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ACR Appropriateness Criteria® Postradical Prostatectomy Irradiation in Prostate Cancer

Rossi, Carl J. Jr. MD*; Joe Hsu, I-Chow MD; Abdel-Wahab, May MD, PhD; Arterbery, V. Elayne MD§; Ciezki, Jay P. MD; Frank, Steven J. MD; Hahn, Noah M. MD**; Moran, Brian J. MD††; Rosenthal, Seth A. MD‡‡; Merrick, Gregory MD§§¶¶

American Journal of Clinical Oncology: February 2011 - Volume 34 - Issue 1 - p 92-98
doi: 10.1097/COC.0b013e3182005319
Review Articles

The role of postradical prostatectomy radiation therapy continues to evolve under the influence of new clinical data. In particular, 2 recently published or updated randomized trials have prompted a reevaluation of its utility in the adjuvant and salvage setting. The Southwest Oncology Group 8794 trial randomized 473 patients with stage T3a–T3b disease to adjuvant radiotherapy versus observation. With a median follow-up of 12.7 years, this trial demonstrates an improvement in metastasis-free (93/214 vs. 114/211, P = 0.016) and overall survival (88 vs. 110 deaths, P = 0.023) favoring adjuvant radiotherapy. The European Organization for Research and Treatment of Cancer 22911 study of 972 patients with at least 1 “high risk” feature at surgery (extracapsular extension, positive surgical margins, seminal vesicle involvement) randomized to immediate adjuvant radiotherapy (60 Gy) versus observation. The freedom from biochemical failure at 5 years was 53% in the observation alone group versus 74% in the adjuvant radiotherapy group (P < 0.0001). This review summarizes the current evidence-based literature supporting the use of postradical prostatectomy radiation therapy in various common clinical settings and will serve to illustrate the appropriateness of postoperative radiotherapy by reviewing its implementation in a variety of commonly occurring clinical scenarios. It is intended to serve both as a guideline for the practicing radiation oncologist and a resource for further learning.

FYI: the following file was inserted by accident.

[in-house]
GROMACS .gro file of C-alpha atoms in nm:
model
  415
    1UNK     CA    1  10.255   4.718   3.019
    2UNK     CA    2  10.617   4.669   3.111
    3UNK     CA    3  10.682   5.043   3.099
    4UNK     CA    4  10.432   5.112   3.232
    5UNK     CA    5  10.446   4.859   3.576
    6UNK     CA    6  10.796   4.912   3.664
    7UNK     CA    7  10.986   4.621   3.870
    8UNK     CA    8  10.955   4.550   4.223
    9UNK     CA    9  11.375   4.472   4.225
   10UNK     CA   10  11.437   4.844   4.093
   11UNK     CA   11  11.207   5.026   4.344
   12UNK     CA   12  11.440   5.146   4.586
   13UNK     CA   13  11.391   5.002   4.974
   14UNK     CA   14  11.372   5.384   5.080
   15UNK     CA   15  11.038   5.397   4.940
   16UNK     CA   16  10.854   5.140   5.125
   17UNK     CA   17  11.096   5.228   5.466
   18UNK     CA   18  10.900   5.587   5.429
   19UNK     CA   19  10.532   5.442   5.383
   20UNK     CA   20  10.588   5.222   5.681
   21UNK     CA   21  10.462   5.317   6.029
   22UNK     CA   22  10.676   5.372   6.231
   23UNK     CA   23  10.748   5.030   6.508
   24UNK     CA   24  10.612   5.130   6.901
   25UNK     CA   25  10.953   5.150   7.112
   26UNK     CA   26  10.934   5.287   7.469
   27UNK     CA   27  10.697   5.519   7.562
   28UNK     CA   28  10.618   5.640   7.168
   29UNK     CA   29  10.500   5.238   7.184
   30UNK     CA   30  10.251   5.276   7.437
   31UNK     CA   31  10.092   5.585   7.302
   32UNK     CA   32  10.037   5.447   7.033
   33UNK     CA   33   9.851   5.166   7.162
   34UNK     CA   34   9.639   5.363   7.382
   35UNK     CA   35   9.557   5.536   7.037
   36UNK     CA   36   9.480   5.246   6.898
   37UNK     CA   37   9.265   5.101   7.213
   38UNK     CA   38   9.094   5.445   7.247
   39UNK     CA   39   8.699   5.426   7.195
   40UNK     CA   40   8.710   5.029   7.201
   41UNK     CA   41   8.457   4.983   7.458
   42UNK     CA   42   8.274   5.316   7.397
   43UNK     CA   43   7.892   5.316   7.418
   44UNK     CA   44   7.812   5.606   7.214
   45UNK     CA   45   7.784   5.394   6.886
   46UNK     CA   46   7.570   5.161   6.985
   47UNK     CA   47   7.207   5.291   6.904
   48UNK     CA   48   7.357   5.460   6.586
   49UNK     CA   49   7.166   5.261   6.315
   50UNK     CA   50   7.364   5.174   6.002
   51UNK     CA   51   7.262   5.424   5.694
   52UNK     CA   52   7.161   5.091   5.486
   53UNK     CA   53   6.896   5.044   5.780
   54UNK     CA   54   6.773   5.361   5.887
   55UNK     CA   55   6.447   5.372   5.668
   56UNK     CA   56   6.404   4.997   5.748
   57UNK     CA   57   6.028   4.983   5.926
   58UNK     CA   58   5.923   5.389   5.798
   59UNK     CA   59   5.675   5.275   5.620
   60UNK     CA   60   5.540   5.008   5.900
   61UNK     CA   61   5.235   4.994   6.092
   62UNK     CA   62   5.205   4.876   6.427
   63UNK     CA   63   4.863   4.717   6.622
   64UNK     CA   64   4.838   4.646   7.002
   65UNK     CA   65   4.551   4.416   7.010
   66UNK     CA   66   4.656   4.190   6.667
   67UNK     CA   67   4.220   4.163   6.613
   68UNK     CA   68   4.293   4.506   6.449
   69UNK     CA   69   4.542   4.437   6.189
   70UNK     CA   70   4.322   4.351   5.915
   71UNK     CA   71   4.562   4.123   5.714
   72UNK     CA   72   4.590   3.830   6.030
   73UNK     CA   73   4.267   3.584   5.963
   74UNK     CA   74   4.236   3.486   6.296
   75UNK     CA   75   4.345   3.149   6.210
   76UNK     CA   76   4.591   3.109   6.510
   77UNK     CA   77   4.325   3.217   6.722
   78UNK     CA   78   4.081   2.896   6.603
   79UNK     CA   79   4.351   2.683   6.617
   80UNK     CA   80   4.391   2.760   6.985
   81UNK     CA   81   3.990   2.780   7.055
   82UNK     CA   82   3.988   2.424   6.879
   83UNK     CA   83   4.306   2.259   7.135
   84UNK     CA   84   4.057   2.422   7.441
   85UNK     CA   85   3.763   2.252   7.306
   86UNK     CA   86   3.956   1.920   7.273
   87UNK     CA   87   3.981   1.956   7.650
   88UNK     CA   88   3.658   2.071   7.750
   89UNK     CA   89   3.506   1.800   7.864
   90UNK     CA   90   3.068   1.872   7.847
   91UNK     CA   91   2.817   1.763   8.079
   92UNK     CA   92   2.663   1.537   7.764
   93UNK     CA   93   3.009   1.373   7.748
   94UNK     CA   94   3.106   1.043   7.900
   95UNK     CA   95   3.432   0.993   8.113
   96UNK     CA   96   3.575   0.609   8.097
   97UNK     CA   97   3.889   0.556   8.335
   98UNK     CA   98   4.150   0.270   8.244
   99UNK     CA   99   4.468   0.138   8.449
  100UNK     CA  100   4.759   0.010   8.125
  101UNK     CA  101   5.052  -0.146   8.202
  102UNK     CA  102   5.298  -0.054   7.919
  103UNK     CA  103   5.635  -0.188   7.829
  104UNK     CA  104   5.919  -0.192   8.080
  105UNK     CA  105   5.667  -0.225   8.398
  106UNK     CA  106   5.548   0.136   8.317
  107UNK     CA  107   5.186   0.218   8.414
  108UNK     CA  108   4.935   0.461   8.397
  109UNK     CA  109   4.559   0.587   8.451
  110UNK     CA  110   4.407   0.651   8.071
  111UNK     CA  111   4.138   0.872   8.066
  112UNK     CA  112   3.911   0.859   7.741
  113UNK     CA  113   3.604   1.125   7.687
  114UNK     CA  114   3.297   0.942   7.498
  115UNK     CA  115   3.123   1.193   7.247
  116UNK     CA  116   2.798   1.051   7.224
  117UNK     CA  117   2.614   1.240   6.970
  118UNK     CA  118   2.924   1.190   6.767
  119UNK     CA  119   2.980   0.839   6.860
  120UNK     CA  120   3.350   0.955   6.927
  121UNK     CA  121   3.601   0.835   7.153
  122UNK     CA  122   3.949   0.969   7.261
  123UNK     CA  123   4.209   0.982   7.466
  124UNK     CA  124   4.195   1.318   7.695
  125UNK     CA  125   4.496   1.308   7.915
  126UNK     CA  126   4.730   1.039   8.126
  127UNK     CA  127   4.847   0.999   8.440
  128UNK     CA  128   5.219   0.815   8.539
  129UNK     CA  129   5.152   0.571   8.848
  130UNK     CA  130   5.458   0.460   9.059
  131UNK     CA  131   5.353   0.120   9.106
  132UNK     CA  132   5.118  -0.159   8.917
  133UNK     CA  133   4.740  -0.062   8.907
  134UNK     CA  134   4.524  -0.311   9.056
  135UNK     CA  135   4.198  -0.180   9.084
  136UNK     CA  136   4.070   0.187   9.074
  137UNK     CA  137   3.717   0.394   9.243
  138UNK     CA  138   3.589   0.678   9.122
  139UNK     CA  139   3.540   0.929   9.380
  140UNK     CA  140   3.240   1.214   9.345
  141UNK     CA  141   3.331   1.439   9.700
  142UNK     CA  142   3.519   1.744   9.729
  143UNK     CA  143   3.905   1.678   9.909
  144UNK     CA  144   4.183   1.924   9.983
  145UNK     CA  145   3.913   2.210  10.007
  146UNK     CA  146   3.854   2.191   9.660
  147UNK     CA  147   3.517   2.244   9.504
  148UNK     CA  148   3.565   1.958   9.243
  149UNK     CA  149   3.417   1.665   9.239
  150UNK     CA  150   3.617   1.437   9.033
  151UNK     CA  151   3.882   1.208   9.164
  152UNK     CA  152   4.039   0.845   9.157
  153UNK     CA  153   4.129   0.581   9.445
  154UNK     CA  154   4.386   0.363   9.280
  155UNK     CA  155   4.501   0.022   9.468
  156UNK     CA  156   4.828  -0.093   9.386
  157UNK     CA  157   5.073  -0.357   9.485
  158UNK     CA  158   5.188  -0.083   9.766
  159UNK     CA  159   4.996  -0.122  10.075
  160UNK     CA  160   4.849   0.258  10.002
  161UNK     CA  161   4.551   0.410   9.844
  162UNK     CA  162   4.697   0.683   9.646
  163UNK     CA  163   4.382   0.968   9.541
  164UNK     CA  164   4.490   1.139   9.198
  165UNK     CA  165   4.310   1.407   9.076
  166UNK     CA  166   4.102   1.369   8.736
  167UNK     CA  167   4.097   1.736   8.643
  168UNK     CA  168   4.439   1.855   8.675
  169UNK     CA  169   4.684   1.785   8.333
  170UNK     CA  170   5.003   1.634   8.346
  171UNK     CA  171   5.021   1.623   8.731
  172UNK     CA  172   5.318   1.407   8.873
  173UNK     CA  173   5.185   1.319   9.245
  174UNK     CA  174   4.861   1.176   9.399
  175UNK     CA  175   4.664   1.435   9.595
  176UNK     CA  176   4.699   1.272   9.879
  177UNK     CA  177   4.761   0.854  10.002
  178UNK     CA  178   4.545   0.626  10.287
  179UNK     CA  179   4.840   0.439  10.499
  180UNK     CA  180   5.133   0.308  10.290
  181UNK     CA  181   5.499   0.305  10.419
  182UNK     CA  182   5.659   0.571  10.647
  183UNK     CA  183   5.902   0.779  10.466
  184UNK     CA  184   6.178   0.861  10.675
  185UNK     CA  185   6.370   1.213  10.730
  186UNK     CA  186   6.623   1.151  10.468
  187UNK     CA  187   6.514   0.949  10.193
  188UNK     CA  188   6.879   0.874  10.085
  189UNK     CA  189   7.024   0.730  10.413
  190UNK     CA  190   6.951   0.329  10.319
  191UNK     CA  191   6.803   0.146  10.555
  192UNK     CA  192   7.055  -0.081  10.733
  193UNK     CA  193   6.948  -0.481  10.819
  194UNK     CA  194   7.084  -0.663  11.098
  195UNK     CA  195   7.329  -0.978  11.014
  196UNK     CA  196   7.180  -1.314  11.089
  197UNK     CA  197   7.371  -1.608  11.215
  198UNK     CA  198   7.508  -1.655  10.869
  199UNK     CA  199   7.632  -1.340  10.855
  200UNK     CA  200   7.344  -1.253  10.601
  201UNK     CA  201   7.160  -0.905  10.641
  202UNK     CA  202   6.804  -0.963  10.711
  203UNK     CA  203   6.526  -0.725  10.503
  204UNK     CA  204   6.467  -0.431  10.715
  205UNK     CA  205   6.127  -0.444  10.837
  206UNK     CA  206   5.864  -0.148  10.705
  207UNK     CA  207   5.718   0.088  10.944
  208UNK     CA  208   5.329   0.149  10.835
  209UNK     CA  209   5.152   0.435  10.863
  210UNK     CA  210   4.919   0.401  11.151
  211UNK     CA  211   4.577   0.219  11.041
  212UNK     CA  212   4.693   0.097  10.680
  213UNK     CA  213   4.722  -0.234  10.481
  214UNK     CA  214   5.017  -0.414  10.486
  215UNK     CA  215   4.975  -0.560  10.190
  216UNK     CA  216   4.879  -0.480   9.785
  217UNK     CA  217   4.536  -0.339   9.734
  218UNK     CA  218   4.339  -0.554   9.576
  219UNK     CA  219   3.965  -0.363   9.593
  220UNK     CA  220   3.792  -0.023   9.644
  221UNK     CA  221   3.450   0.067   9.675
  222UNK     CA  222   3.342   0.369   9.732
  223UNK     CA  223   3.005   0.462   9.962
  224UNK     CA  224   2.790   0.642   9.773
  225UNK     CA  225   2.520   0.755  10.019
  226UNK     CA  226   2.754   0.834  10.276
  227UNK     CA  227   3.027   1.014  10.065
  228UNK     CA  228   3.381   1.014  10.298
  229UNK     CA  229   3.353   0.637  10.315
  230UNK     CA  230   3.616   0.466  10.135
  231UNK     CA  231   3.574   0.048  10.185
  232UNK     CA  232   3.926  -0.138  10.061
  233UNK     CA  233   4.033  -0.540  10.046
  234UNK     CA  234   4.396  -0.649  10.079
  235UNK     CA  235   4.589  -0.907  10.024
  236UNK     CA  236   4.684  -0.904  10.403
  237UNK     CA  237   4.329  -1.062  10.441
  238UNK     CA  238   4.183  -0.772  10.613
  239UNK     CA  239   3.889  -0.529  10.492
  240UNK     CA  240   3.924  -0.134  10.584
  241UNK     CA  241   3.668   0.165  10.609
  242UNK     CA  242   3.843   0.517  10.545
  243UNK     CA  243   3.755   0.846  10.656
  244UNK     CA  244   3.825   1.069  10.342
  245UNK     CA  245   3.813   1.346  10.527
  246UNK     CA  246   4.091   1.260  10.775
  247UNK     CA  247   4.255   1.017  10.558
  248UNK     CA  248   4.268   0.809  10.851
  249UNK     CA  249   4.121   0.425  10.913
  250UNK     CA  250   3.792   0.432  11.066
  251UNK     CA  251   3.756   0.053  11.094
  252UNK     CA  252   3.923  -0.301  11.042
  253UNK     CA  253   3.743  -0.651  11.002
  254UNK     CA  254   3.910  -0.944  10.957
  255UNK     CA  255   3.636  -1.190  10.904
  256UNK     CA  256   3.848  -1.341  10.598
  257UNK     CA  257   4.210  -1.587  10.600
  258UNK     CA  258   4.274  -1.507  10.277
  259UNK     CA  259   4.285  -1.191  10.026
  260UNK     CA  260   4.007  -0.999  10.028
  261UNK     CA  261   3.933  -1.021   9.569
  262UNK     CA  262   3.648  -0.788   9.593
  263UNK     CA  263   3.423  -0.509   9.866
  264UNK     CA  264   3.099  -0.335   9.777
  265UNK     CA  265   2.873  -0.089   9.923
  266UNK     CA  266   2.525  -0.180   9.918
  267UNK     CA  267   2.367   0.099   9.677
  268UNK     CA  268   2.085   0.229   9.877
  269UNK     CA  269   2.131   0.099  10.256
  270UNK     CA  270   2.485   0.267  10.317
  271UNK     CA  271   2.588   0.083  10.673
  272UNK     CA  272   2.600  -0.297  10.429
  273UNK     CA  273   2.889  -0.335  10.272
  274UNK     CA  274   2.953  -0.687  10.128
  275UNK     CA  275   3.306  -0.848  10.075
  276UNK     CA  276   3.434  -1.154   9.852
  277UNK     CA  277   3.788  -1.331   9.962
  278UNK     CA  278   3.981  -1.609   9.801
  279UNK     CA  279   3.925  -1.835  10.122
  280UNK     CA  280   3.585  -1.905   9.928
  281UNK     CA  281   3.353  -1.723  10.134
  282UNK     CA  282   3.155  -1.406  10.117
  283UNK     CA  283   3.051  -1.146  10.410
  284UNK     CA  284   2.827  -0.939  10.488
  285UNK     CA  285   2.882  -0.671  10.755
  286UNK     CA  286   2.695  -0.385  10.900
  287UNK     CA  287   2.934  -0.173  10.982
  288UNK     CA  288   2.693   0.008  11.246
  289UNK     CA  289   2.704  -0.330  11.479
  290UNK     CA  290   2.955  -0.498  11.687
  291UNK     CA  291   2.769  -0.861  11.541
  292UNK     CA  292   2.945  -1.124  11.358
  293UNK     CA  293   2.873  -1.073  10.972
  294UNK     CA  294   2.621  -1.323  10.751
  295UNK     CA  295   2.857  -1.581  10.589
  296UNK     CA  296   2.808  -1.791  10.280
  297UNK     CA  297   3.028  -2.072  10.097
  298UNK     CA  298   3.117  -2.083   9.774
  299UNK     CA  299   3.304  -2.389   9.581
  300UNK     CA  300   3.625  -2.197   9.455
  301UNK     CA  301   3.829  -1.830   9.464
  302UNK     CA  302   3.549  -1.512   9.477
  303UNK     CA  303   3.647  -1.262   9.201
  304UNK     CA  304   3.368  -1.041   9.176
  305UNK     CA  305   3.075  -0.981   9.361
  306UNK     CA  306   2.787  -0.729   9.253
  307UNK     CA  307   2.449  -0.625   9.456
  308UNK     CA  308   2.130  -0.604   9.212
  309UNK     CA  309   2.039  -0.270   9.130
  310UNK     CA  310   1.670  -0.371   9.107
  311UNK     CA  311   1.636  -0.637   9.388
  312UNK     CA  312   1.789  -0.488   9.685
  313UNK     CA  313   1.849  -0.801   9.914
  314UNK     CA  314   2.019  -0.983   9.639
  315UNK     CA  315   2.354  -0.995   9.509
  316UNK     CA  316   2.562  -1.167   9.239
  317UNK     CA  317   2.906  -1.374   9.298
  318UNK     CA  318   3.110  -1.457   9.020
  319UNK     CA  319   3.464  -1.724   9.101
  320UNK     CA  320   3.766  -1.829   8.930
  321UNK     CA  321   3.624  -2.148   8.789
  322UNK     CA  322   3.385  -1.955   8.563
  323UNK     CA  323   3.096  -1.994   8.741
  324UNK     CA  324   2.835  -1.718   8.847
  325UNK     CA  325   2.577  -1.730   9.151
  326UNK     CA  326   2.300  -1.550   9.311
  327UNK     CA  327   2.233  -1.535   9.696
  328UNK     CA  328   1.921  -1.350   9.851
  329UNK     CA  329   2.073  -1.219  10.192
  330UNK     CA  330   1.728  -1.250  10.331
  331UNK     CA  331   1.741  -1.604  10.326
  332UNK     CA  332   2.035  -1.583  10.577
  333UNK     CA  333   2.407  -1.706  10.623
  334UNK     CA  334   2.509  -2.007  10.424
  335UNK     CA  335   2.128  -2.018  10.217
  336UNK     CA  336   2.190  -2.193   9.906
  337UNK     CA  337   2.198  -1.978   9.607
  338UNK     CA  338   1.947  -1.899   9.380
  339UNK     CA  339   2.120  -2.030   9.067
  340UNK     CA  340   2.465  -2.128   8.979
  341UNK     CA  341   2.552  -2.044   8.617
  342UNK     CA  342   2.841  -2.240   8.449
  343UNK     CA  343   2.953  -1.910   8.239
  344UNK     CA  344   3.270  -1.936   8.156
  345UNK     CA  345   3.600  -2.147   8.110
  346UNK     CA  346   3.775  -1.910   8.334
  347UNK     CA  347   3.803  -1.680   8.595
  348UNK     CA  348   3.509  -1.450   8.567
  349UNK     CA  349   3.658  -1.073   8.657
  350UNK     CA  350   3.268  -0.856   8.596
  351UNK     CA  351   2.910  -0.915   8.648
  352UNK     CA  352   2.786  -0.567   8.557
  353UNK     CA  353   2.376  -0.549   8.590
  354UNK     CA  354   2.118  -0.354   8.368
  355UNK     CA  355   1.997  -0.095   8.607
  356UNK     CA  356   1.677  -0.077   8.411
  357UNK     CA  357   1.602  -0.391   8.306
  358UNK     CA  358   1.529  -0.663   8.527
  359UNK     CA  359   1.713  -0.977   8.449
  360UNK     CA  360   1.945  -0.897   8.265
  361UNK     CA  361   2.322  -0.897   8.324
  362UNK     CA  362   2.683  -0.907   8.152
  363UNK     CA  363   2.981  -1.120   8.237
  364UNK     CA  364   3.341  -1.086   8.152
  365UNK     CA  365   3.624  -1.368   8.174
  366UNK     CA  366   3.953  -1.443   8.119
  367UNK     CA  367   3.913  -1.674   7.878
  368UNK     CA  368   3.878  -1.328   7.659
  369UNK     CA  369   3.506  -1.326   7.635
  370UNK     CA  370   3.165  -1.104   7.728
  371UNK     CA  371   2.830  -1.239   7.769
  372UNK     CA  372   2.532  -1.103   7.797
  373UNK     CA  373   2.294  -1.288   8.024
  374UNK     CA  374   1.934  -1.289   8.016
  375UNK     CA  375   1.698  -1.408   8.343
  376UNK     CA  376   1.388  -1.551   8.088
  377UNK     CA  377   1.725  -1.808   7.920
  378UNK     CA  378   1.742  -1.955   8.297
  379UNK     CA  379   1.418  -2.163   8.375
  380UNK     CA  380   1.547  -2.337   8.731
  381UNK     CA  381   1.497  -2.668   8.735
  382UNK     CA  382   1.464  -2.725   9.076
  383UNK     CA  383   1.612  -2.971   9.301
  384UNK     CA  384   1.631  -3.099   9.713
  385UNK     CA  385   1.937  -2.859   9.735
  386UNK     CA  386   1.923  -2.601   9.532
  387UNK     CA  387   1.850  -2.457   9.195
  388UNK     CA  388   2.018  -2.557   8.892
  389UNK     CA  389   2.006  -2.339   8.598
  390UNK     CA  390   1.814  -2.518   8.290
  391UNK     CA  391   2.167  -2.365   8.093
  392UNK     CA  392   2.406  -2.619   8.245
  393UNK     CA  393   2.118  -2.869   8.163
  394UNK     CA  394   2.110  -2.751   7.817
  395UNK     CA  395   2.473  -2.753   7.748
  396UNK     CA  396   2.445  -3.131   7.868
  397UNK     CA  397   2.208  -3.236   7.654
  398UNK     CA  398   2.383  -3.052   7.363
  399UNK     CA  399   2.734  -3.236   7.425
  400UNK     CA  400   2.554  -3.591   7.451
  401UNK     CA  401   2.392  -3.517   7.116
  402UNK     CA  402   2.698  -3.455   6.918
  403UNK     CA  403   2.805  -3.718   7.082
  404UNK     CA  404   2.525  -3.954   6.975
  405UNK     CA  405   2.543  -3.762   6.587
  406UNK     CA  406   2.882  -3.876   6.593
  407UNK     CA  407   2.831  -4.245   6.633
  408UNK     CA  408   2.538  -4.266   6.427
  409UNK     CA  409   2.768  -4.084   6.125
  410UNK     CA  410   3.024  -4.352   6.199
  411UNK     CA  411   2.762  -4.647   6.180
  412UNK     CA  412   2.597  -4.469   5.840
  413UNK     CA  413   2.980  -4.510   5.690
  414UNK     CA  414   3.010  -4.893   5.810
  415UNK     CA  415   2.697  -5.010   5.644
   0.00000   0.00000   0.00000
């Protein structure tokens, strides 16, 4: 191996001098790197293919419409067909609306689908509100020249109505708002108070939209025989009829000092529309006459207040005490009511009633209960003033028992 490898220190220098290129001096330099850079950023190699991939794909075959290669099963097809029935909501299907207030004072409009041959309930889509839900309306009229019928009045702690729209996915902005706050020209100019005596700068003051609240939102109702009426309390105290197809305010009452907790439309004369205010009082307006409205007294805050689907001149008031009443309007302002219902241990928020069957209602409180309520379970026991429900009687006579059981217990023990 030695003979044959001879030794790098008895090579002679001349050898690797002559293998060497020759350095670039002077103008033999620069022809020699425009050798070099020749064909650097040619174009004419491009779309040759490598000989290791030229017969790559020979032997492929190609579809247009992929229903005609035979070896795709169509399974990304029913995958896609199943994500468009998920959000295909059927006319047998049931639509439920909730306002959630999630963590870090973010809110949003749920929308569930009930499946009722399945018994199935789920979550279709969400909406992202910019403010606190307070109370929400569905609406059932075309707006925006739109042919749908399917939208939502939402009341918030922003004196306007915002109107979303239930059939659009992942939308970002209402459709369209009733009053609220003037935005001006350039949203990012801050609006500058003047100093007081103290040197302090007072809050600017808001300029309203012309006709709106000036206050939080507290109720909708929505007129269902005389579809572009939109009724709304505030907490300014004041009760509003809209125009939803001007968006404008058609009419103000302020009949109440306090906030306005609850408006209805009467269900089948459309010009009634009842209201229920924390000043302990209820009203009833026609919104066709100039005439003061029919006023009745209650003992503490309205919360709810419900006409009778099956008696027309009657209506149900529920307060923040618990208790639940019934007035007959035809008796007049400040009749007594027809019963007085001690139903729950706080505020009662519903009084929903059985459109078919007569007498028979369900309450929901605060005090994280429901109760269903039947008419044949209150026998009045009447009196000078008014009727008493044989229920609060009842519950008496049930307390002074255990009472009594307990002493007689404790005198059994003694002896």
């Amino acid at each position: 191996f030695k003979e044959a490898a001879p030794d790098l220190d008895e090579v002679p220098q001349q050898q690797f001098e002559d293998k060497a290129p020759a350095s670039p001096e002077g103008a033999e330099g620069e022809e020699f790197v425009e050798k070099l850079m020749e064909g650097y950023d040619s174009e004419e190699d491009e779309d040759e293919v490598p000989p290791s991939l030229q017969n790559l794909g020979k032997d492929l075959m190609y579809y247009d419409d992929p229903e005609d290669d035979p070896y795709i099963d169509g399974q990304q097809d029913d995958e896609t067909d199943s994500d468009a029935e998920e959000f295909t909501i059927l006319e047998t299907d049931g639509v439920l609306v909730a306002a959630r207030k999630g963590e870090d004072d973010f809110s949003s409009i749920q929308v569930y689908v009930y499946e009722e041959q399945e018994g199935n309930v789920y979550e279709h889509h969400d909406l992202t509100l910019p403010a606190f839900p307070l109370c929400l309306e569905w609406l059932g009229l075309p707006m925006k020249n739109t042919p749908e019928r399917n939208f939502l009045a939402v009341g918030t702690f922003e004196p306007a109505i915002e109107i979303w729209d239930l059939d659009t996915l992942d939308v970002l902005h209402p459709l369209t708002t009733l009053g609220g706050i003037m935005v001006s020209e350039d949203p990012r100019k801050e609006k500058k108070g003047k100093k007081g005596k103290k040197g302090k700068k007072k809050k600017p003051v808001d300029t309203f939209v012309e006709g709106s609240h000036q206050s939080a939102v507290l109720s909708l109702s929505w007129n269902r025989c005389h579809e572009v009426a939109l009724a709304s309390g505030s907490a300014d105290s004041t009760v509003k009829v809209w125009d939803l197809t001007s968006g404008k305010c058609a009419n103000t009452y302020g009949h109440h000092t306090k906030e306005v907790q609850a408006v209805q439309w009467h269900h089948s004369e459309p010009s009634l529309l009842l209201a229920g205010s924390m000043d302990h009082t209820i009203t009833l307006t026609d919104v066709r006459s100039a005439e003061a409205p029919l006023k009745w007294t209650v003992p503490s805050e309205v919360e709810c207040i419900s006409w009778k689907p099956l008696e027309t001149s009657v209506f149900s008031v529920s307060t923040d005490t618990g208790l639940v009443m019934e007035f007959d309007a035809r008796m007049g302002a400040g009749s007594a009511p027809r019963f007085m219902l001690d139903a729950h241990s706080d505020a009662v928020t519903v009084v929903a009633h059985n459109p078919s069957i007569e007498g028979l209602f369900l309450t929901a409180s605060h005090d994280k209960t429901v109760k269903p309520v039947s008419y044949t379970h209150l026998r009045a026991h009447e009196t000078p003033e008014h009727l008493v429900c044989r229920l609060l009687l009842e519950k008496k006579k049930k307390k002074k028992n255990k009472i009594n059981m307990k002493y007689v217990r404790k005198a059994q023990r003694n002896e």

From the *Department of Radiation Medicine, Loma Linda University Medical Center, Loma Linda, CA; †Department of Radiation Oncology, University of California San Francisco, San Francisco, CA; ‡Department of Radiation Oncology, University of Miami, Miami, FL; §Crittenton DMC, Rochester Hills, MI; ¶Cleveland Clinic Foundation, Cleveland, OH; ∥MD Anderson Cancer Center, Houston, TX; **Indiana University Melvin and Bren Simon Cancer Center, Indianapolis, IN and American Society of Clinical Oncology; ††Chicago Prostate Cancer Center, Westmont, IL; ‡‡Radiological Associates of Sacramento, Medical Group Inc, Sacramento, CA; §§Schiffler Cancer Center, Wheeling, WV; and ¶¶Schiffler Oncology Center, Wheeling Jesuit University, Wheeling, WV.

The American College of Radiology seeks and encourages collaboration with other organizations on the development of the ACR Appropriateness Criteria through society representation on expert panels. Participation by representatives from collaborating societies on the expert panel does not necessarily imply society endorsement of the final document.

Reprints: Carl J. Rossi, Jr., MD, Department of Radiation Medicine, Loma Linda University Medical Center B121, 11234 Anderson St, Loma Linda, CA 92354–2871. E-mail:

Radical prostatectomy (RP) and radiation therapy (RT) are the primary treatment options for organ-confined prostate cancer (T1–T2, stages I or II). Eventually, about 50% to 70% of postprostatectomy patients with high-risk pathologic features such as a positive margin, extracapsular extension (ECE), or seminal vesicle involvement (SVI) will develop biochemical failure (BF).1 Thus, RT may play a role either immediately following prostatectomy (based on various known high-risk pathologic features) or at the time of BF.

There are 3 main situations in which RT is given after RP: (1) adjuvant radiotherapy (ART) for men with an undetectable or barely detectable Prostate-Specific Antigen (PSA) (<0.2 ng/mL) who have high-risk pathologic features; (2) salvage radiotherapy (SRT) for men who had an undetectable or barely detectable PSA (<0.2 ng/mL) immediately postoperatively, but whose PSA rises at some later date—a delayed rise in PSA (DR-PSA); and (3) SRT for men whose PSA remains at 0.2 ng/mL or above postoperatively—a persistently detectable PSA (PD-PSA).